The moon is waxing toward her full and every heart beats for joy at the noble scene.
How pleasant too, to see the brilliant lamps of numberless boats passing and repassing upon the
smooth unruffled surface of the Canal, to hear the song of the jolly boatman or driver-boy, to see
the boats sweeping by freighted with the riches of the West.
-- Jonathan Pearson, Diary, July 25, 1833
When twenty-year-old Jonathan Pearson took his summer trip on the Erie Canal in 1833, he joined the many thousands of people who were taking advantage of the new inland waterway and its faster, smoother mode of travel. The sights and sounds of journeys on the Erie Canal during its heyday in the nineteenth century can be rediscovered in the words and images recorded by travelers and artists who experienced the canal firsthand.
The opening of the Erie Canal in 1825 enabled waves of travelers from America and Europe to visit places to the west that had been previously inaccessible. Many of these travelers wrote about their experiences and impressions in private journals or travelogues that were then published. They chronicled a wide range of canal experiences, from the picturesque to the mundane. Few could resist commenting on the passage through the dramatic narrow channel approaching Little Falls:
The crages (sic) here are stupendous - irregular and massive piles of rock, from which springs the lofty pine and cedar, are heaped in frightful disorder on each other, and give the scene a terrifically grand appearance. (Simon A. O'Ferrall, 1832)
Similarly, many were impressed by the great noise, activity, and rapid growth of the many canal towns along the way:
"Rochester. The site of this flourishing city of 12,000 souls was in 1812 a field of stumps! Now it's as matter-of-fact a town as the union contains, with full compliment (sic) of churches, markets, inns, mills, banks, and bustling mortals." (David Wilkie, 1837)
The sometimes less than charming aspects of life on the canal were also duly noted:
"On the canal there is no Sabbath. I must say that I never witnessed so much immorality and vice, profanity and drinking in the same length of time before in my life .... Canal men are ... as a whole ... a coarse and untaught set of vagabonds whose chief delight is to carouse and fight." (Jonathan Pearson, Diary, August 11, 1833)
The first visual representations of the canal came from prints published in travel guides and magazines beginning immediately after the canal opened in 1825. Basil Hall, a British naval officer and world traveler who published the travelogue Travels in North America in the Years 1827 and 1828, also published a book of prints from sketches he drew with his camera lucida while traveling, called Forty Etchings from Sketches Made with the Camera Lucida in North America in 1827 and 1828. Popular magazines like Harper's Weekly and Frank Leslie's Illustrated Newspaper also ran stories and printed canal images throughout the nineteenth century.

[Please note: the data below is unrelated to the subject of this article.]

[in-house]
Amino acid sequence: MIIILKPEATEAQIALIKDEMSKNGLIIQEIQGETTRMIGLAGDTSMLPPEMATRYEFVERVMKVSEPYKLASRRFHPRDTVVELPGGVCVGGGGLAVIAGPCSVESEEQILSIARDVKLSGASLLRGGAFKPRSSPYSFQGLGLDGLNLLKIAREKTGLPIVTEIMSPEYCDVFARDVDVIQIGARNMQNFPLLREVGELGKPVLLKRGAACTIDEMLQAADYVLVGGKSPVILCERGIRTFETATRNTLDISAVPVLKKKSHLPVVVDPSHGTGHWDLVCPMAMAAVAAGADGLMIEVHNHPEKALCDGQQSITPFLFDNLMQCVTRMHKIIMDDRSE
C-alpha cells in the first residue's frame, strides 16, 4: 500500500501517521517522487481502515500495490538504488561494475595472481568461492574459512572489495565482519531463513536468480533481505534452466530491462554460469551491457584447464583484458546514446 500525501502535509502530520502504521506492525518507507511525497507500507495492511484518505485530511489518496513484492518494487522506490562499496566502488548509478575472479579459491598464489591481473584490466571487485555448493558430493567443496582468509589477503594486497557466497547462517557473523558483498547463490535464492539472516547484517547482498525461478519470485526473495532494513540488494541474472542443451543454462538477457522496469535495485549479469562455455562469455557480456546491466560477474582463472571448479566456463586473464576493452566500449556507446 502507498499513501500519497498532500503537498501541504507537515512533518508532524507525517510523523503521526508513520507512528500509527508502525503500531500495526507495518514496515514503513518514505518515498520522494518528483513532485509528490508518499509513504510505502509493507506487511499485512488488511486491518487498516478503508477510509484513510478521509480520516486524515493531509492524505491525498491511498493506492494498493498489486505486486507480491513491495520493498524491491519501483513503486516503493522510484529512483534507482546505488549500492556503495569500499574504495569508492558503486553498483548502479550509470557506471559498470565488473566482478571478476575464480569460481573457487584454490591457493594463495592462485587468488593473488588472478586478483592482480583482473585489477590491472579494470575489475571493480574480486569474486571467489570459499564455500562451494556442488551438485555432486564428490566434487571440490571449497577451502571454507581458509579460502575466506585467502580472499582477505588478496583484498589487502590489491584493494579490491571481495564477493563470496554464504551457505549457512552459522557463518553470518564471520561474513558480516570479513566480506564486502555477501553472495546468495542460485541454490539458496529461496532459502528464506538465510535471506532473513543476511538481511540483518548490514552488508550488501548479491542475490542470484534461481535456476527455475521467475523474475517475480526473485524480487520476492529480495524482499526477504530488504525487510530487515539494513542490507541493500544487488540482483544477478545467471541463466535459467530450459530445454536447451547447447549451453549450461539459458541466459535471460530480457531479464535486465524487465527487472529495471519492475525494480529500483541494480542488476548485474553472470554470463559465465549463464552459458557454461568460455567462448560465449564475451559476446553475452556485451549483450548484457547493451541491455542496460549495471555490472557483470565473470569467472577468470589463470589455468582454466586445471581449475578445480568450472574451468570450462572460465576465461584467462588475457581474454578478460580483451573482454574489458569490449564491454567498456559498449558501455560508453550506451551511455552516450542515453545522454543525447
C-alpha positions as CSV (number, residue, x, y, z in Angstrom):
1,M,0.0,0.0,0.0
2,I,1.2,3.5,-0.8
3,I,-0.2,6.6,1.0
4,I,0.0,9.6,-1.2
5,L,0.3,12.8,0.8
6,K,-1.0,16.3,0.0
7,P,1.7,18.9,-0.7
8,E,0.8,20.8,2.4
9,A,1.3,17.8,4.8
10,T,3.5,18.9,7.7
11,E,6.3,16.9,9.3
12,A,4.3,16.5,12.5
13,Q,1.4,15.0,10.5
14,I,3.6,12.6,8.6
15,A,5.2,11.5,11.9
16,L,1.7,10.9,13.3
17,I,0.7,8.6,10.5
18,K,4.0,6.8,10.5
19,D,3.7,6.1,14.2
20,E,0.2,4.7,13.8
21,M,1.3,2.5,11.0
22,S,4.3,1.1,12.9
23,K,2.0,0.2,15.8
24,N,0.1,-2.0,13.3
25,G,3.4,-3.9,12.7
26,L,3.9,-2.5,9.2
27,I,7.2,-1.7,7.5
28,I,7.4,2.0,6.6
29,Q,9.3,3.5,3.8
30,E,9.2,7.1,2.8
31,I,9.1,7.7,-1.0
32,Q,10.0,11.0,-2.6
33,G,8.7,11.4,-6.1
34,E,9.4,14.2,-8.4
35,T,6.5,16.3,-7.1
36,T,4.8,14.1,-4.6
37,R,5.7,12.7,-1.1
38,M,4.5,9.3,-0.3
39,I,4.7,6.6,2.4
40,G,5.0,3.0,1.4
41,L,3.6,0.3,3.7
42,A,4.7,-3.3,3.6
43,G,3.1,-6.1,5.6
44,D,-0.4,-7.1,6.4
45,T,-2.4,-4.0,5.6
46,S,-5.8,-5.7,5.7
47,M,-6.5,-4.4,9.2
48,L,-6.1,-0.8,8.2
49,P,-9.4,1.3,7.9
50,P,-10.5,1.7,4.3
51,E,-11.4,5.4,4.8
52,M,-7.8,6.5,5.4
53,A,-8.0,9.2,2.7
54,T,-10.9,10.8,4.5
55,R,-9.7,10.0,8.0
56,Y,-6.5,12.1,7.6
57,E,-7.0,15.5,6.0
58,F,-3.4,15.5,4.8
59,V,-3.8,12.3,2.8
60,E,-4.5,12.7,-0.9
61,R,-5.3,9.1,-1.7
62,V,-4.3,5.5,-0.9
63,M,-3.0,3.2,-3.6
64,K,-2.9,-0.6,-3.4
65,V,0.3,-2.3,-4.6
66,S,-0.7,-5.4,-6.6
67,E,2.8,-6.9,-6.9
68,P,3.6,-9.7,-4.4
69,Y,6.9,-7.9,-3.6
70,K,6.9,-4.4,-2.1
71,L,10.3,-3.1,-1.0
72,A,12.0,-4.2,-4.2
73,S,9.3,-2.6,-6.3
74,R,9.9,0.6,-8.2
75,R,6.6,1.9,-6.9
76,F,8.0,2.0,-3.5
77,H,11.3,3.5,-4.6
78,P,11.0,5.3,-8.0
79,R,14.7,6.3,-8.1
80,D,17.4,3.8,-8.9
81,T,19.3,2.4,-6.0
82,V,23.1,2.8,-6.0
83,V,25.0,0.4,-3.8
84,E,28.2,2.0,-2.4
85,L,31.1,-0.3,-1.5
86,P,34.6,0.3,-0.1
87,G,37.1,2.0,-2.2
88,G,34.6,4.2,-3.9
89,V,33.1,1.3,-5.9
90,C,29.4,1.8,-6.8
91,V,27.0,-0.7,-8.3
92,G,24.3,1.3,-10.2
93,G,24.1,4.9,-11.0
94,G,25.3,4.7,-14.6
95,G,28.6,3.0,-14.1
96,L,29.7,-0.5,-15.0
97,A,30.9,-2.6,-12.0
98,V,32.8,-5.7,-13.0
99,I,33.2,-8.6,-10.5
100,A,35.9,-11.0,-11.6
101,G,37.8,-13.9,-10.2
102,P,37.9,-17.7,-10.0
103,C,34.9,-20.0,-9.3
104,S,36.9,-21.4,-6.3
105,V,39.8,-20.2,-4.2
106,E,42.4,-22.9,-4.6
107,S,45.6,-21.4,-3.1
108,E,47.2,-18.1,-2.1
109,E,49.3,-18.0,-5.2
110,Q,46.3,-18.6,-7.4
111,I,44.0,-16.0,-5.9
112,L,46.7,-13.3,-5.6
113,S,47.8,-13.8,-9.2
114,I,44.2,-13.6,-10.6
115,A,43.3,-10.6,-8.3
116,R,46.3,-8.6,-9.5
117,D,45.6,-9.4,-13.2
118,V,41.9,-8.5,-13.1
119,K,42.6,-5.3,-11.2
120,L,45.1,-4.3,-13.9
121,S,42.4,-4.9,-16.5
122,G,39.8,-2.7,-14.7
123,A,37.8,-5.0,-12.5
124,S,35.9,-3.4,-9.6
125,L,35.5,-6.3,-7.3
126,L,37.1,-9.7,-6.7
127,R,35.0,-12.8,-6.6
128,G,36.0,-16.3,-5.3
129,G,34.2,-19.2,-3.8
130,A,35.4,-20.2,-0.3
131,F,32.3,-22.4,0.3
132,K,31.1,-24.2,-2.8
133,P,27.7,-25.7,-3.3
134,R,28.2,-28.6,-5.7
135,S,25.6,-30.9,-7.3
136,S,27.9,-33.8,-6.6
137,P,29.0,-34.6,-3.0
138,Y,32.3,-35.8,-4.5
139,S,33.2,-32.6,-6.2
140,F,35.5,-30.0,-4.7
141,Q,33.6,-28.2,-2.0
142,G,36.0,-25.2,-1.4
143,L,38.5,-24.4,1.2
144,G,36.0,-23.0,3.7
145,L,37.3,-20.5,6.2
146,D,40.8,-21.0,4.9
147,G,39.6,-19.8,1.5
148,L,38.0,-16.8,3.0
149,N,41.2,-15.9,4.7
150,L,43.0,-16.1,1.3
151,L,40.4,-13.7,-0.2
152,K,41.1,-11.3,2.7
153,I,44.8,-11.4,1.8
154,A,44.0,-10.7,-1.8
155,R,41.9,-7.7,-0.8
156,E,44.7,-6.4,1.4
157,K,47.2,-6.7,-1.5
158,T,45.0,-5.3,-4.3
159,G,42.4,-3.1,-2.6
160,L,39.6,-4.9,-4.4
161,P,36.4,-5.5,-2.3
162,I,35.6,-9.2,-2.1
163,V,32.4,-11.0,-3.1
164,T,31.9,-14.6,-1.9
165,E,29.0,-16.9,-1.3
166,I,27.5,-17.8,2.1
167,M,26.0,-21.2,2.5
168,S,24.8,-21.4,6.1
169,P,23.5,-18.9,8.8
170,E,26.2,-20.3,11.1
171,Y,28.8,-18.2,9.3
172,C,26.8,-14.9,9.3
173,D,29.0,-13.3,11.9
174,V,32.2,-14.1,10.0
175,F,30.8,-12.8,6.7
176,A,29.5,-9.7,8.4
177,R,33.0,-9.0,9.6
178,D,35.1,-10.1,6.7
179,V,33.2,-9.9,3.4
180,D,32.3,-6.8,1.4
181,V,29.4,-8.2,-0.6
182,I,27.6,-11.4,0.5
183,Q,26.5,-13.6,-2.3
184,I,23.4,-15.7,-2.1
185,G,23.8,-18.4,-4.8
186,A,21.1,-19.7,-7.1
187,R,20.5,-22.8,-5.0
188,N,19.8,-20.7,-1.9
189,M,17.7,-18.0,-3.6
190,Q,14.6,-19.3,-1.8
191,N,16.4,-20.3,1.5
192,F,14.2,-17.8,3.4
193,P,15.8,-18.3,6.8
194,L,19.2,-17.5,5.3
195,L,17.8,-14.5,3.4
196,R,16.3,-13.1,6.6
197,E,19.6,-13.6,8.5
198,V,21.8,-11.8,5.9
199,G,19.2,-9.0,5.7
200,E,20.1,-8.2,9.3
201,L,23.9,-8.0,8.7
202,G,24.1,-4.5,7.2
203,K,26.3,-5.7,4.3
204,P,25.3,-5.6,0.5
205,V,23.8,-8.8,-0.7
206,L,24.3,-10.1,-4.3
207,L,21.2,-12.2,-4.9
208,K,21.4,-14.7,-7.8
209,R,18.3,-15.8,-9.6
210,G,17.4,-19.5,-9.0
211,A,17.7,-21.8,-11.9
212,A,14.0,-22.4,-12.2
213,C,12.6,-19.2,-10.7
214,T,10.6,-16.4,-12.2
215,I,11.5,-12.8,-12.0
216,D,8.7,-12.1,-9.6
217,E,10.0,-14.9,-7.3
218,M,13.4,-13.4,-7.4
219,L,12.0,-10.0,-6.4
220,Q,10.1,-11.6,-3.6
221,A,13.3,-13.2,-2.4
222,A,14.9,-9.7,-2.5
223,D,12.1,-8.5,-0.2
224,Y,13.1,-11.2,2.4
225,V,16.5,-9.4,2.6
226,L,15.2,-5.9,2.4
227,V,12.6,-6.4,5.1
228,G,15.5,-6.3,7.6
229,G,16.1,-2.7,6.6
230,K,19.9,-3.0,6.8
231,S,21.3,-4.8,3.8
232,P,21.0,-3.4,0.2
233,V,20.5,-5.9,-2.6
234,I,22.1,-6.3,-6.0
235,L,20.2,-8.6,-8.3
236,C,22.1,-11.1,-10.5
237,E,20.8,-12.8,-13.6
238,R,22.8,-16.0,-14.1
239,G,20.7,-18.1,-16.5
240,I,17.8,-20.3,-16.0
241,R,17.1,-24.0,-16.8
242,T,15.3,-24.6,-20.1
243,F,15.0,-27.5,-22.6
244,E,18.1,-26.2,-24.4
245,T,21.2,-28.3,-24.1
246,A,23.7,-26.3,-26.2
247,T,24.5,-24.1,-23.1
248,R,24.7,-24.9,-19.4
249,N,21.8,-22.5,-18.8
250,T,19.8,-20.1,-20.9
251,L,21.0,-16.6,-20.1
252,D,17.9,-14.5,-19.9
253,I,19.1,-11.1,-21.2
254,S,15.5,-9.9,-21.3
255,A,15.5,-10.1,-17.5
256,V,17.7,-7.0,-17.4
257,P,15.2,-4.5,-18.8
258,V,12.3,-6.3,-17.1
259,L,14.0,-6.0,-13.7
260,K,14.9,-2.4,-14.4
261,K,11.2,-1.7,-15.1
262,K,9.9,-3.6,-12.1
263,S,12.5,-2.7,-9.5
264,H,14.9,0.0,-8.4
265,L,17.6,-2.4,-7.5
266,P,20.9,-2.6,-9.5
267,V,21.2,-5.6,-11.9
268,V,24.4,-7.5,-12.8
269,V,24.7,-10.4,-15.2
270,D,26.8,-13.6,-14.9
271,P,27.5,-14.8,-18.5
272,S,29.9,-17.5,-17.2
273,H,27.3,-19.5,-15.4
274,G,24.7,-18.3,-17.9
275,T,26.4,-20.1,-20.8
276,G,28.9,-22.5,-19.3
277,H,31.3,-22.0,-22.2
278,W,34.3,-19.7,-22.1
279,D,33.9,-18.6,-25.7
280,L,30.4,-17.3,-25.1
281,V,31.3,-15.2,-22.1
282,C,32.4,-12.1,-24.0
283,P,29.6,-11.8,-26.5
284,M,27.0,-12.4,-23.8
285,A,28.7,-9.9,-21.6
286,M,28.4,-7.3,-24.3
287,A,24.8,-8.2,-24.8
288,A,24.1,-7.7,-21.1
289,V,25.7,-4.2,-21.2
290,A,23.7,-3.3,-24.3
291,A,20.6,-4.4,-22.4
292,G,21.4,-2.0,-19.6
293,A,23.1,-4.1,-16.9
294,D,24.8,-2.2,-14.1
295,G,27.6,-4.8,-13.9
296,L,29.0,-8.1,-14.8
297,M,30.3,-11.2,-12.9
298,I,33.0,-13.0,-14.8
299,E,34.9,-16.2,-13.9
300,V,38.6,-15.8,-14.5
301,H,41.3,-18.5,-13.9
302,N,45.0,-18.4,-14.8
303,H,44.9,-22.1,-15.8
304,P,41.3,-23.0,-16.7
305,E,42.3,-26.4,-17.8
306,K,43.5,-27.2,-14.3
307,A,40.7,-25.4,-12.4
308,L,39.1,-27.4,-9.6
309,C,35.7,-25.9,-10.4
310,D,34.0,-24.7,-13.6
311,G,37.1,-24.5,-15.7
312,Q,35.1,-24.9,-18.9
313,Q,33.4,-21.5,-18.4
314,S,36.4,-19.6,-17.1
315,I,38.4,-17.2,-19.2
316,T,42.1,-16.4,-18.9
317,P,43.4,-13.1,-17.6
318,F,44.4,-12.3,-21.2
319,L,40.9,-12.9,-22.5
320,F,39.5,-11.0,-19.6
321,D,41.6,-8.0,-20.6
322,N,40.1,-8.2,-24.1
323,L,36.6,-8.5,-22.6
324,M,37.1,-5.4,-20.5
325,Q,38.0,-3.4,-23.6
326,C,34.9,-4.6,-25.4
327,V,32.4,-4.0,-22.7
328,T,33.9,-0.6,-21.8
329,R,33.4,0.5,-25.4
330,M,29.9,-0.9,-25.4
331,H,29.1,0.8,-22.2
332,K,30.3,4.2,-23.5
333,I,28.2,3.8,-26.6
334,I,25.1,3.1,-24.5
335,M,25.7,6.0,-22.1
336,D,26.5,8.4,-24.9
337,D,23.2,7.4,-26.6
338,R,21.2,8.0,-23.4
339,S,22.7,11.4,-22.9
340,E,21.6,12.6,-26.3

Prints were quickly followed by paintings, as artists who traveled on the Erie returned to their studios to develop sketches into larger works. Some artists portrayed the canal with close fidelity, others chose to romanticize it.
And while many artists, like their literary counterparts, chose to evoke the most sublime and awe-inspiring features of the 363-mile waterway, all aspects of the canal experience were recorded visually, from the crowded packet boats and canal-side stores of Edward Lamson Henry's Before the Days of Rapid Transit (c.1900) and On the Canal (c.1890), to the bustling activity of towns and cities in Thomas Evershed's View Showing the Progress on the Lock Section, Lockport (1839) or Johan Culverhouse's Clinton Square, Syracuse (1872).
Though prints and paintings were the most popular forms for Erie Canal imagery, its name and image were also evoked in more unusual ways. Popular canal scenes were reproduced on plates, cups, and bowls; medals were cast to celebrate the opening of the canal; canal scenes were block-printed on wallpaper; a vest with the words "DeWitt Clinton and the Grand Canal" covering its silk front was produced; and a scene of a boat on a canal aqueduct over a raging river was carved into the gravestone of canal contractor Luke Hitchcock.
During the nineteenth century, the Erie Canal captured the imagination of Americans and Europeans alike. A source of wonder and inspiration for the artists and travelers who made their way along its waters, the canal generated an abundance and variety of art and literature. The paintings, prints, maps and travelers' descriptions presented here lead the viewer on a trip through the Erie Canal as it is reflected in the art of the period and in the voices of those who left a written account of their journeys.